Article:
THE LATEST ON CUSTODY OF OUT-OF-WEDLOCK CHILDREN
December 17, 2010 § Leave a comment
In the case of Reed and Daniels v. Fair, decided December 14, 2010, the court of appeals once again addressed the issue of the proper legal standard to apply when the unmarried parents of a child born out of wedlock face off over custody of the child.
Theresa Reed and Marvin Fair had a relationship that resulted in the birth of their son, M.T.F, in 1997. The parents never married each other, but Fair did acknowledge paternity. For most of the next twelve years, the child lived with his maternal grandmother, Irene Daniels. While in the grandmother’s care, M.T.F. was molested by another grandson.
Fair filed an action for custody, and Reed and Daniels counterclaimed in turn for custody. At trial, Reed and Daniels argued that, because of the length of time that M.T.F. was in Daniels’ care, the court should apply a modification standard. The chancellor found that, since there had never been a judgment awarding custody, it was not proper to apply a modification standard, and he adjudicated the case by application of the Albright factors. The chancellor awarded custody to Fair, and both Reed and Daniels appealed, complaining that the court should have analyzed the case as one for modification.
Justice Maxwell wrote the majority opinion, and it is such a concise exposition of the law on the subject that I have excerpted it here:
Generally, in an initial custody proceeding, the parties are “deemed on equal footing,” and custody is awarded based on the best interest of the child under the Albright factors. See Brown v. Crum, 30 So. 3d 1254, 1258 (Miss. App. 2010) (quoting Law v. Page, 618 So. 2d 96, 101 (Miss. 1993)).
But there are situations where certain legal presumptions prevent the parties from having an equal claim to custody. For example, the father of a child born out of wedlock would not stand on equal footing with the mother where the father does not acknowledge the child as his own. Hemphill-Weathers v. Farrish, 779 So. 2d 167, 172 (Miss. App. 2001). Absent other factors, all jurisdictions recognize that the mother of a child born out of wedlock, if a suitable person, possesses the primary right to the child’s custody where the father has not acknowledged the child. Smith v. Watson, 425 So. 2d 1030, 1033 (Miss. 1983), at 1033 (citing N. Hand, Jr., Mississippi Divorce, Alimony and Child Custody 271 (1981) (“upon acknowledging the child as his own, the father has an equal claim . . . to the parental and custodial rights of the child”).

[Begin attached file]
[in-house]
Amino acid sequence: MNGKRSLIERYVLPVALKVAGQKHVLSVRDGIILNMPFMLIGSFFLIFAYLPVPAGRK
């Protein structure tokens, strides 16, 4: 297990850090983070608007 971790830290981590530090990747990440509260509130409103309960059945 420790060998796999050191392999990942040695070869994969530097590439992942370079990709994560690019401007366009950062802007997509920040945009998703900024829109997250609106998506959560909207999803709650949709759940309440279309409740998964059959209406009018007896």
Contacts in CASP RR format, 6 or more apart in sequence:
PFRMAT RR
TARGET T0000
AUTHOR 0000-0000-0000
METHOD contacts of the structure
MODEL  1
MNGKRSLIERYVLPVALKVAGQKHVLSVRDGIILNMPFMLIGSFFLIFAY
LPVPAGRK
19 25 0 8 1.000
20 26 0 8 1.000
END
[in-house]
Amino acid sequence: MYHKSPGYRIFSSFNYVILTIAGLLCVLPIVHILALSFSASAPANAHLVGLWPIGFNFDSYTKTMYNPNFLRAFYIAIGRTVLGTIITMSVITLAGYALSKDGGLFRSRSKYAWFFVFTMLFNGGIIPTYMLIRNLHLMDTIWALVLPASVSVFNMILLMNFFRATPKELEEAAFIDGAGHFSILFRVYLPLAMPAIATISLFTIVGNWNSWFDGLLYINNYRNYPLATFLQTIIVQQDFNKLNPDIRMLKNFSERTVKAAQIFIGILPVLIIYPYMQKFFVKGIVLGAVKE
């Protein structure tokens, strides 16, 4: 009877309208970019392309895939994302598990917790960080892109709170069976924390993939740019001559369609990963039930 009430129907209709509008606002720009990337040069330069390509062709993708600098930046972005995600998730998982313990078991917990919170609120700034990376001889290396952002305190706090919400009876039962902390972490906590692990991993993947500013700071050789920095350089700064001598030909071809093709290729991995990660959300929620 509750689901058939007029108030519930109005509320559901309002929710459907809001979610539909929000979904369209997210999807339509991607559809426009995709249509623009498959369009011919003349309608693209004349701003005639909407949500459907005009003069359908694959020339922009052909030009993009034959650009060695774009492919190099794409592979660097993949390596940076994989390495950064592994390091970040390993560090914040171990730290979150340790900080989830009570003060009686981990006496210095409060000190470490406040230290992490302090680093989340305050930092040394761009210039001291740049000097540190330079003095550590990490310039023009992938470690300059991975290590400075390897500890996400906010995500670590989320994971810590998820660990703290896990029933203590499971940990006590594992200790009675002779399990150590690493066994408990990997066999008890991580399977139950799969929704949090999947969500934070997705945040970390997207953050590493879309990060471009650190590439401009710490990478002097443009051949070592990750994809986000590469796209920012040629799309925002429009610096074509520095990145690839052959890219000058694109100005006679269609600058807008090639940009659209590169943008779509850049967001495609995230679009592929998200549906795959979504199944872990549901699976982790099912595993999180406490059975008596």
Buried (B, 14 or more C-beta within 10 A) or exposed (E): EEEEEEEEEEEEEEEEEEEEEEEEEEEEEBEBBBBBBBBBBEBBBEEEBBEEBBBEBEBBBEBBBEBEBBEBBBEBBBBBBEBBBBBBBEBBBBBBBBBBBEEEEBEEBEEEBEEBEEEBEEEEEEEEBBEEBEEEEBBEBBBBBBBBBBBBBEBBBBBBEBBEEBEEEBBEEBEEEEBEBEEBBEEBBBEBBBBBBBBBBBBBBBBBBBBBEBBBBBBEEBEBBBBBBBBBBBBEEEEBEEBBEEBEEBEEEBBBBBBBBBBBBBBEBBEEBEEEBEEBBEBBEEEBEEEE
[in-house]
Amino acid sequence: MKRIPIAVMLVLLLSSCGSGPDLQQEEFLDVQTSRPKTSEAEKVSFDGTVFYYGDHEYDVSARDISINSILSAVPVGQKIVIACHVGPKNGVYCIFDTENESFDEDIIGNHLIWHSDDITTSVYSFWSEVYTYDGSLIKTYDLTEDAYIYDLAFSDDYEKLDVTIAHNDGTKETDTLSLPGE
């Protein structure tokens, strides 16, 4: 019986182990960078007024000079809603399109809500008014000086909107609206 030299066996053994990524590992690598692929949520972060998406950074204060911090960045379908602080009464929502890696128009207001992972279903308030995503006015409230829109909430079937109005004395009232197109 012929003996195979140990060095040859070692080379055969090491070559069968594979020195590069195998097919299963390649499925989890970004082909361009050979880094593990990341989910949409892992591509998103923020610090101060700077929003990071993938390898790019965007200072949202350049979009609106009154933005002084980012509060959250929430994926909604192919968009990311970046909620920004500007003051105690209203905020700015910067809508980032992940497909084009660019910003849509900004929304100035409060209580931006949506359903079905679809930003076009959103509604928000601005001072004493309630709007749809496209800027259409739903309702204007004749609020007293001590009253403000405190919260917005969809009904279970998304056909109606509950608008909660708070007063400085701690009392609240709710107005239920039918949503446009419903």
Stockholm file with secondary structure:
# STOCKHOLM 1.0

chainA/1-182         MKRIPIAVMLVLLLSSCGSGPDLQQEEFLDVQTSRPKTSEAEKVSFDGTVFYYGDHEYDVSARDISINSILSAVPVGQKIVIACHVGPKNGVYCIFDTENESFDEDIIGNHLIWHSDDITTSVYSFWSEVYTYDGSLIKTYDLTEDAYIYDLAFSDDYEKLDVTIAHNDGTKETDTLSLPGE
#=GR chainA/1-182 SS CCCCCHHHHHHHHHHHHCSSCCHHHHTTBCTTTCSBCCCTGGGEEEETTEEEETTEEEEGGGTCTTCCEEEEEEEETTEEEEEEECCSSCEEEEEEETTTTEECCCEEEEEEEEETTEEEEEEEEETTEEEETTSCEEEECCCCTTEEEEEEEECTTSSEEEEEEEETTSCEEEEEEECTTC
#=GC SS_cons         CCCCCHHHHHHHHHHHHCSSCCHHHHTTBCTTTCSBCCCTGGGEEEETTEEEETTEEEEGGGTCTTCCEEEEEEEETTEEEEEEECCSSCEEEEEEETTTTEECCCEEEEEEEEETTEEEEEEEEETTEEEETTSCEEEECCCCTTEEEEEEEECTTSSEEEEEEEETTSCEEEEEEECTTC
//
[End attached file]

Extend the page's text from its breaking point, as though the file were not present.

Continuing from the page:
While chancellors must also consider the Albright factors in modification proceedings, “the movant carries a heavier burden[.]” Romans v. Fulgham, 939 So. 2d 849, 852 (Miss. App. 2006). In a modification action, the party seeking custody must prove that since the original custody award, there has been a material change in circumstances adverse to the child, and a modification in custody would be in the child’s best interest. Tucker v. Tucker, 453 So. 2d 1294, 1297 (Miss. 1984).
In Law, the Mississippi supreme court held that “The ‘material changes’ standard used in modification proceedings is dependent on there being a prior determination of custody.” 618 So. 2d at 101. Relying on Law, the court of appeals has consistently held that where no previous custody determination has been made, the relevant standard is the child’s best interest under the Albright factors — not a “material change” modification standard. See Brown, 30 So. 3d 5 at 1258; , 990 So. 2d 774, 776 (Miss. App. 2008); Romans, 939 So. 2d at 853; C.W.L. v. R.A., 919 So. 2d 267, 271 (Miss. App. 2005); S.B. v. L.W., 793 So. 2d 656, 659 (Miss. App. 2001).
The court of appeals also rejected the theory that a modification standard applies by virtue of one parent’s receipt of child-support payments. Brown, 30 So. 3d at 1257-58; Romans, 939 So. 2d at 852.
The majority opinion rejected the appellants’ argument that because Fair had waited longer than parties in other court of appeals decisions to seek custody, that this case should be distinguished from the earlier decisions. The court refused to establish a “length of time” rule because (1) the resulting legal standard would likely be nebulous, and (2) no case law, including Mississippi supreme court precedent, supports hinging the applicable legal standard solely on the timeliness of the request for custody. See Romans, 939 So. 2d at 853. The majority declined to create a new rule or to overturn the established line of authority. Nonetheless, the opinion emphasized that its holding in no way prevents chancellors from considering the length of a parent’s delay in asserting a claim for custody when determining the best interest of the child. See Brown, 30 So. 3d at 1259 (“Although delay in asserting custody may be a factor to be considered in determining the best interest of the child, it is not the controlling factor.”).
So the state of the law at this point is that a father who acknowledged an out-of-wedlock child as his own stands on an equal footing with the natural mother in a custody determination, which will be treated as an original proceeding, and not as a modification.